This has not been the case in Duterte’s war on drugs, Guevarra told “The Chiefs” last Thursday on Cignal TV’s One News.

He said the “war” with its take-no-prisoners approach was a legitimate law enforcement campaign targeting the illegal drug scourge. Regularity must be presumed in this law enforcement function of the state, says Guevarra, who was Duterte’s secretary of justice from May 2018. The burden of proving otherwise, Guevarra says, lies on those who suspect crimes against humanity.

Didn’t Duterte’s often repeated kill, kill, kill public exhortations to cops inspire a systematic extermination of over 6,000 people on mere suspicion or allegation of drug offenses?

Such statements, Guevarra explained, must be balanced against Duterte’s numerous clarifications on his instructions to police, which boil down to, kill or be killed in a threat situation. Duterte’s penchant for hyperbole is also well-known, Guevarra pointed out.

The solicitor general, however, is not completely ruling out the possibility that the probe could reach higher officials responsible for the drug killings. But the government, he says, must be given enough time to first put together a broad picture of what happened.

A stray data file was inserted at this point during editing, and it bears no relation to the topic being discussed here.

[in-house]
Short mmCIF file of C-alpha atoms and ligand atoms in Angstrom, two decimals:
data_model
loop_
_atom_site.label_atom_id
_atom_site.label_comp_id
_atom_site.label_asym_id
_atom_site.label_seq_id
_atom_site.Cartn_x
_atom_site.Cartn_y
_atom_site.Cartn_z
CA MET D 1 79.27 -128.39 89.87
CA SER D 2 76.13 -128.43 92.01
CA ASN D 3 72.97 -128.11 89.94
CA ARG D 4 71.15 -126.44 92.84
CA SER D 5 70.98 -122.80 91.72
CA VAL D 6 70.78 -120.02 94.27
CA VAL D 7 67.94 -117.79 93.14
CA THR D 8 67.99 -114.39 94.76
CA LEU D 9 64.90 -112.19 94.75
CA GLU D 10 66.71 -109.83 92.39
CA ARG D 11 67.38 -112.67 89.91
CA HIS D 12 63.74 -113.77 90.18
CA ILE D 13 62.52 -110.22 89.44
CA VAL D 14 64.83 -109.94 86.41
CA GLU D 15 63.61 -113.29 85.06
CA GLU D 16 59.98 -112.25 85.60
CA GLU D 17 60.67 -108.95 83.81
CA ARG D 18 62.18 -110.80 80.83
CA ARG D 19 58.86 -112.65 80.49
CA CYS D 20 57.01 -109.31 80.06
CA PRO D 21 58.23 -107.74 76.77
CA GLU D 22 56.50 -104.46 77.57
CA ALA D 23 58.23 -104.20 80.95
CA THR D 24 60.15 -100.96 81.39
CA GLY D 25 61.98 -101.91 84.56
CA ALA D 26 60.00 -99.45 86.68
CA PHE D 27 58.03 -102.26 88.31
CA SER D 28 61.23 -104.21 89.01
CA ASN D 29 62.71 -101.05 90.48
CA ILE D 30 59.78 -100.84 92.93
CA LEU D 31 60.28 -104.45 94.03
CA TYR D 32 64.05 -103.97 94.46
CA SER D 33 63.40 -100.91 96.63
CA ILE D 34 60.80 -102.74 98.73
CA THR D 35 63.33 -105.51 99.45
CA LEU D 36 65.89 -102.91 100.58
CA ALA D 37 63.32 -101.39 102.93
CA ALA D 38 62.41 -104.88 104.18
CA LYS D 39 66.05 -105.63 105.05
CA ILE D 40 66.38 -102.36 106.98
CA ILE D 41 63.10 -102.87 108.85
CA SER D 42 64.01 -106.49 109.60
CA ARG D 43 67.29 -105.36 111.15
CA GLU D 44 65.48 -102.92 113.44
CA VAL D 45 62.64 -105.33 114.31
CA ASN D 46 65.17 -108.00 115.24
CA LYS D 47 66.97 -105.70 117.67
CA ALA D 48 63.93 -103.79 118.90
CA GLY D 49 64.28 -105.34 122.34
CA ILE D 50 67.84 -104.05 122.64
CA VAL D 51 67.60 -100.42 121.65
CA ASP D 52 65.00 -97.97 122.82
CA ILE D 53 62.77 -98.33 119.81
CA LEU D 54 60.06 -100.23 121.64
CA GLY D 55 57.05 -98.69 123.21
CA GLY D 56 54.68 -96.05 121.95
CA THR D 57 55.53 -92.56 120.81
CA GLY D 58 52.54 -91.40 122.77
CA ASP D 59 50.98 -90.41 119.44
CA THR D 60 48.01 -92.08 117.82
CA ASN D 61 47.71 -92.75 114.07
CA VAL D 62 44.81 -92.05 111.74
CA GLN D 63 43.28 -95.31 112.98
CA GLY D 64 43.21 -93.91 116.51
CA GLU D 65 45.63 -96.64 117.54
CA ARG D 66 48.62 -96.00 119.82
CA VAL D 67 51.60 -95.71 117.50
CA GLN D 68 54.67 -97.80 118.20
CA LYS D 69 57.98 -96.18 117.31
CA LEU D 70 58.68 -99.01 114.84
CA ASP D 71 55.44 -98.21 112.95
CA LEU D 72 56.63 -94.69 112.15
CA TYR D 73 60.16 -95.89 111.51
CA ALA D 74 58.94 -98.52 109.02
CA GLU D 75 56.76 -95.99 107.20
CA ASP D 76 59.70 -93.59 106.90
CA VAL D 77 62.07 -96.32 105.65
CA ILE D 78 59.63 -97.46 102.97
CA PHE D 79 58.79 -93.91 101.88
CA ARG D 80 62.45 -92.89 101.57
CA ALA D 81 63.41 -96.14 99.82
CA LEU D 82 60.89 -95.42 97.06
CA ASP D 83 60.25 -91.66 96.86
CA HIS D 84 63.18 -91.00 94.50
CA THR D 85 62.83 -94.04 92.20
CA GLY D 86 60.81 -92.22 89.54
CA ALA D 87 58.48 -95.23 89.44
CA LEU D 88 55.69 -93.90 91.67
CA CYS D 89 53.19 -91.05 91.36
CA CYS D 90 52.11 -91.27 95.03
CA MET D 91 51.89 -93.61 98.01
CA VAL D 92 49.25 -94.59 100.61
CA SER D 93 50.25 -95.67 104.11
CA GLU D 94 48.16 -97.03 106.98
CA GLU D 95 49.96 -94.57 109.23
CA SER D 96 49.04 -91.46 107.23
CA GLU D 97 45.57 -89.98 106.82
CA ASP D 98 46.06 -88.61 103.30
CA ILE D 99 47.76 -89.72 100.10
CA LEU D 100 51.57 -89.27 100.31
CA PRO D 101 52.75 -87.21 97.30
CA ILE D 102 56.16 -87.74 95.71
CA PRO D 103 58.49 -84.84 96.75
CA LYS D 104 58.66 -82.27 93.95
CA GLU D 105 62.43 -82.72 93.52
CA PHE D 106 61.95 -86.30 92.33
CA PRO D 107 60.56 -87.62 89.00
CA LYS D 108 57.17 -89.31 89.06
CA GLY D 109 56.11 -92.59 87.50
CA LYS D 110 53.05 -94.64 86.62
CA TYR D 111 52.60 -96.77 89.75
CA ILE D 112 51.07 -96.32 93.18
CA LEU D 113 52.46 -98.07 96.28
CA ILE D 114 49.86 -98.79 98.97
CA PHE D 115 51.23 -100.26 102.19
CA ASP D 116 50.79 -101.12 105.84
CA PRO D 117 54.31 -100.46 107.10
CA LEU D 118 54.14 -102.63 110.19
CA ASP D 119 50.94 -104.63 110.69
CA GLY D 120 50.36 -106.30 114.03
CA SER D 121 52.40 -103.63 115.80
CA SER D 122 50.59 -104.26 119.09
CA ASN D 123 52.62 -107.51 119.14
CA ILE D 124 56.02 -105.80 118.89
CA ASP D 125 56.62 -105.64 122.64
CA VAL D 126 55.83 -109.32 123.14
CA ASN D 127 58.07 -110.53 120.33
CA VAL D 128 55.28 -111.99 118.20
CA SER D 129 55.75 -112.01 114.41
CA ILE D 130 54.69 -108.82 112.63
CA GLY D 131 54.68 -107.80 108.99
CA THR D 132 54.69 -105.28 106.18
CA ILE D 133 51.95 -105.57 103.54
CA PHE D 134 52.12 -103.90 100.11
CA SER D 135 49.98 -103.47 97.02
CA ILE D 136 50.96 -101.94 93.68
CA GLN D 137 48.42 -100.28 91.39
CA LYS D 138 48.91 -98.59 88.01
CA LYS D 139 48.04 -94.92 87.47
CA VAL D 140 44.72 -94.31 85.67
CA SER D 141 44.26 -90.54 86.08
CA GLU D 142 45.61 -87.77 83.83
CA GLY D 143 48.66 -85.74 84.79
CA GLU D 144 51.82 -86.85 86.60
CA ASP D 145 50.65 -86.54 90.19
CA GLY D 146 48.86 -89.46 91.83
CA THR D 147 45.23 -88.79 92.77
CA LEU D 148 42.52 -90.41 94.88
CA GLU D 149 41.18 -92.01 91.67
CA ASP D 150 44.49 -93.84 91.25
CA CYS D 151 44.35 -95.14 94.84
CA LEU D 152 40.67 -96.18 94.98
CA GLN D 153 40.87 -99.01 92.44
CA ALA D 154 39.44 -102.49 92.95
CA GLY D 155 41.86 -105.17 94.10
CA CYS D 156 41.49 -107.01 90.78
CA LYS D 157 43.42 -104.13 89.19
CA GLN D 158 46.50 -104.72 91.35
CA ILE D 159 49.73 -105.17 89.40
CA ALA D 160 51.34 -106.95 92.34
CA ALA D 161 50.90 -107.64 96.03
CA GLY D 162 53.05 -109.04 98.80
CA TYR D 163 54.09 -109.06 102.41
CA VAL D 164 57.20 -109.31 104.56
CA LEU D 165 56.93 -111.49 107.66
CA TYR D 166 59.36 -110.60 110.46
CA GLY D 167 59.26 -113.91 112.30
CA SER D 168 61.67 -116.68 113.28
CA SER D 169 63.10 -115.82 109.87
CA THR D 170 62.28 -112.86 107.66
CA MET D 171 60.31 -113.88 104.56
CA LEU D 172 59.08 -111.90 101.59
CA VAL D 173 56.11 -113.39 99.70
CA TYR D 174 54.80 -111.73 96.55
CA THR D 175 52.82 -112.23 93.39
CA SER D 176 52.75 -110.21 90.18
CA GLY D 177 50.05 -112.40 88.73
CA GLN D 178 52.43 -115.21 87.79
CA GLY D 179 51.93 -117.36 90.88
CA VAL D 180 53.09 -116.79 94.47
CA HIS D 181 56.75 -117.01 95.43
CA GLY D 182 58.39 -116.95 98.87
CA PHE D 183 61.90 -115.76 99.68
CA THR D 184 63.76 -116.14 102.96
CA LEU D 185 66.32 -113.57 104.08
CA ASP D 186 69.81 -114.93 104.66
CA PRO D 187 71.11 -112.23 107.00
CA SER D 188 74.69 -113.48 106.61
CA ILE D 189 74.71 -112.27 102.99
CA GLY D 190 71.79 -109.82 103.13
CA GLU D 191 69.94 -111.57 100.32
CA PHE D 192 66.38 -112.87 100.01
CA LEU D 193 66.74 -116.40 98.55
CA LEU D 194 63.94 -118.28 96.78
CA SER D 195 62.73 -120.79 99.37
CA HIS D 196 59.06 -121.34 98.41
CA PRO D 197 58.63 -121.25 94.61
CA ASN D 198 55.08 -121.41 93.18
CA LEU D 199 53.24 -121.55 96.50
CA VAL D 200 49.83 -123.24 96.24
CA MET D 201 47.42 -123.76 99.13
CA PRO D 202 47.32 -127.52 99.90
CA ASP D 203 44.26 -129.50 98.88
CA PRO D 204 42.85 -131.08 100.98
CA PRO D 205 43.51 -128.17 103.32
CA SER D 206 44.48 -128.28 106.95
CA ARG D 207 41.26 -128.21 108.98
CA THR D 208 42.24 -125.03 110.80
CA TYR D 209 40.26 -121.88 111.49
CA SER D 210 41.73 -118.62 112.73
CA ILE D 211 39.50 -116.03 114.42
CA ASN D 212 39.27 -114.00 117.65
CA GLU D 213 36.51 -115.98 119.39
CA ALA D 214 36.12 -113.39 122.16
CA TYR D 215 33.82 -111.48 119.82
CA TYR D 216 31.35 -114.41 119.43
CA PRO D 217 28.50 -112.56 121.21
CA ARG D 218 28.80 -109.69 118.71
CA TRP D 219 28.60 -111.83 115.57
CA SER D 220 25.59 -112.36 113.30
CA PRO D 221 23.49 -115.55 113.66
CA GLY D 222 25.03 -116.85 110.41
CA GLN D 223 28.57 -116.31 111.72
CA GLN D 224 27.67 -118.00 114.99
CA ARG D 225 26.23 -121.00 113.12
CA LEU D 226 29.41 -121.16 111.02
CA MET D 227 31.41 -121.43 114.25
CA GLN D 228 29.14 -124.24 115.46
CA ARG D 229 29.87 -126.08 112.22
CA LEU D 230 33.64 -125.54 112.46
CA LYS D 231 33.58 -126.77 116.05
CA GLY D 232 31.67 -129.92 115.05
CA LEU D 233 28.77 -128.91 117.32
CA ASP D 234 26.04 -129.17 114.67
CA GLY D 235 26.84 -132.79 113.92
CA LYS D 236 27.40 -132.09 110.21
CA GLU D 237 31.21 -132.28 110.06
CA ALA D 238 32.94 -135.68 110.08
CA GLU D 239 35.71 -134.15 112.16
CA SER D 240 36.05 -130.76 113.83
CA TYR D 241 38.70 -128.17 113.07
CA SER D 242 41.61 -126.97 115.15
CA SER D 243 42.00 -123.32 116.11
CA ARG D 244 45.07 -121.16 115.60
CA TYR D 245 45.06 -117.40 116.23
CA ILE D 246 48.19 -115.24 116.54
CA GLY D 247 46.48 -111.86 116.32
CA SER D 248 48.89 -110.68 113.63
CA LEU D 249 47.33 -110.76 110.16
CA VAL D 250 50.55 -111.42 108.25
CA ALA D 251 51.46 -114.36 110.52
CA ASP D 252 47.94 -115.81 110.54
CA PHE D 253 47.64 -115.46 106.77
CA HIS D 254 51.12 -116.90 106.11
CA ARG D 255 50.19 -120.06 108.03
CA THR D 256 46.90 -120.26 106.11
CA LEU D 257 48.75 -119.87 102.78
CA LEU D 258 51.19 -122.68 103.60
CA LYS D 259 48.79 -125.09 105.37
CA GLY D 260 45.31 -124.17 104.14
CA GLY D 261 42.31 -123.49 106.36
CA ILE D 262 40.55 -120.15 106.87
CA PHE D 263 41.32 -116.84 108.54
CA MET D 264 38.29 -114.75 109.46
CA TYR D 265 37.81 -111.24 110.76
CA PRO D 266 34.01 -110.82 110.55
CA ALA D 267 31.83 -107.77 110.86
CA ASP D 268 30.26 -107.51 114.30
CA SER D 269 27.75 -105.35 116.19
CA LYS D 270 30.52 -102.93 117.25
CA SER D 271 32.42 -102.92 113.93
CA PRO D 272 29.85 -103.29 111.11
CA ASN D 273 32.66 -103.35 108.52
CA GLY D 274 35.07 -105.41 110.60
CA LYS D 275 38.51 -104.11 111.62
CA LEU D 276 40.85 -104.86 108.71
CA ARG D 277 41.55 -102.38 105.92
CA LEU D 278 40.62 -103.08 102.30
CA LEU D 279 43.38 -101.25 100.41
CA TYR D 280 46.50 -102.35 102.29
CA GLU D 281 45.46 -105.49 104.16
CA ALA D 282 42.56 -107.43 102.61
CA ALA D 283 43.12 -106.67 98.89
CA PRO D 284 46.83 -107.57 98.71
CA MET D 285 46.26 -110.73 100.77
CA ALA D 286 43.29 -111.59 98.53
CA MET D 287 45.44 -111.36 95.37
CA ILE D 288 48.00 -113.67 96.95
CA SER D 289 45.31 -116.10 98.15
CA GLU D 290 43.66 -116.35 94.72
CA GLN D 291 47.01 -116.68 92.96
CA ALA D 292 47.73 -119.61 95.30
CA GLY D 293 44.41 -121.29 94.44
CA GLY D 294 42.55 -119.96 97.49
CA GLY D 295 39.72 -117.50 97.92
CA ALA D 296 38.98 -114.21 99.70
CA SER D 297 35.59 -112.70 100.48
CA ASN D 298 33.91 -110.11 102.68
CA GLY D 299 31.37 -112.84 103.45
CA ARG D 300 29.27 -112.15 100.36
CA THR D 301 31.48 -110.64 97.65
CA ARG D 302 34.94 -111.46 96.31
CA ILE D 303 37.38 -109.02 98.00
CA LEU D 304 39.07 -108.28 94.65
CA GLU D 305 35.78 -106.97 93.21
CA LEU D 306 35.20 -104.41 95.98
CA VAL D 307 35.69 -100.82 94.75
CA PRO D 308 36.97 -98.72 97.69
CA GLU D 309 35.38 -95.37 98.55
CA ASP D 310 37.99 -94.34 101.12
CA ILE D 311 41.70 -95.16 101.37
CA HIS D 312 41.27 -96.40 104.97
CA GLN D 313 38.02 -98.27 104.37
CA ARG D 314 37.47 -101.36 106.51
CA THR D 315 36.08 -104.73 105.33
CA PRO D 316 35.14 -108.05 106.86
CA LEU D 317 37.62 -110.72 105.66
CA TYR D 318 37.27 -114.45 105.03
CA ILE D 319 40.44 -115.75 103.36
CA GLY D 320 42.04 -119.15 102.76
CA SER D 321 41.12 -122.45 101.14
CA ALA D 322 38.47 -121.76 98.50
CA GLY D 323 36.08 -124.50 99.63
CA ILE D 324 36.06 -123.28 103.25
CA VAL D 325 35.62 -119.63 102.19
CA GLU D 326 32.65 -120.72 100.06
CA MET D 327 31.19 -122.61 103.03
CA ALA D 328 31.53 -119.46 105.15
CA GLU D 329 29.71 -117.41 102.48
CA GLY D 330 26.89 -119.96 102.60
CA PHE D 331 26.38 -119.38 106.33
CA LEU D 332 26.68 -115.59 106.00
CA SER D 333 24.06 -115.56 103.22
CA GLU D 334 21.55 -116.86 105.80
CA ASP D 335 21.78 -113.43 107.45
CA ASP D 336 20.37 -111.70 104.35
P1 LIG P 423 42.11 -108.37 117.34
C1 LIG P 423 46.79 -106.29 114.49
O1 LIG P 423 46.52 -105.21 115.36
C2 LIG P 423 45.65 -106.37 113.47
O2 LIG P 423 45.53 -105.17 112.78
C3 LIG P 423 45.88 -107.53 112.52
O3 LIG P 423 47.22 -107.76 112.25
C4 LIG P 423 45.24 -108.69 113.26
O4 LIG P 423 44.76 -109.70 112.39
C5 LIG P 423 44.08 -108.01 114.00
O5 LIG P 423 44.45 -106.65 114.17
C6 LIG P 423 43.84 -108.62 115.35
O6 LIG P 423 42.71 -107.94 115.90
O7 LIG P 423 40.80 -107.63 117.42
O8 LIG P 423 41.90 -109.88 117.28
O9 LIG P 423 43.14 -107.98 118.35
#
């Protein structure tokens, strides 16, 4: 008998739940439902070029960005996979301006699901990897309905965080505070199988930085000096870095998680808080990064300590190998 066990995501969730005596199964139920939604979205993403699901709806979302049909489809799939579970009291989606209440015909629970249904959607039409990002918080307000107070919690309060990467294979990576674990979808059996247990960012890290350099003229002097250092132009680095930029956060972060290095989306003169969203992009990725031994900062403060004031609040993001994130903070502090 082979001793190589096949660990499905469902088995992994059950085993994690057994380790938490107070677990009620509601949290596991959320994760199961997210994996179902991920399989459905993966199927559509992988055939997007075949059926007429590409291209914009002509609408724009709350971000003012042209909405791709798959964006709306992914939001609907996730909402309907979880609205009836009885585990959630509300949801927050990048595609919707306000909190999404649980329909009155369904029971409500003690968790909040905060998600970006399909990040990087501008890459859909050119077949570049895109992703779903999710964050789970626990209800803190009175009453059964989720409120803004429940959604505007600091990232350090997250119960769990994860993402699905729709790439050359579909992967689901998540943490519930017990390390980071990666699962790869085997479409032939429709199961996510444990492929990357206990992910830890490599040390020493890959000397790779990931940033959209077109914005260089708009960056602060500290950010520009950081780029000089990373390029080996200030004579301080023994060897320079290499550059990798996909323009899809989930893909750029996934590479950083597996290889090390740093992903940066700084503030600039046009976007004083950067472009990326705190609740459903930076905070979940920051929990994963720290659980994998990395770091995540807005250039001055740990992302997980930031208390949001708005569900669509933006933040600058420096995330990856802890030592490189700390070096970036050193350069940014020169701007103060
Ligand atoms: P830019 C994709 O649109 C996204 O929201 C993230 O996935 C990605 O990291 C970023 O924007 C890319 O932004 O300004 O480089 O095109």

This is a third key point in the government’s position: the Philippines is able and willing to investigate the killings, all pillars of the criminal justice system are functioning, so there is no basis for the ICC to step in.

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Justice Secretary Jesus Crispin Remulla has decried the ICC’s “unjustified external interference” in Philippine governance and “insult” to the country’s sovereignty.

While the government is able and willing to investigate, Guevarra tells the ICC: “Don’t rush us.”

The Philippine criminal justice system isn’t known for speed or efficiency; the ICC will have to accept this state of affairs in this country. Guevarra stresses that the slow pace doesn’t mean the system isn’t working.

He says the probes on possible extrajudicial killings in the drug war have also been hampered by the lack of complainants, or the unwillingness of relatives of those killed to cooperate.

This unwillingness could be due to relatives’ fear of police retaliation and general distrust of the government. Can authorities provide sustained protection to such people?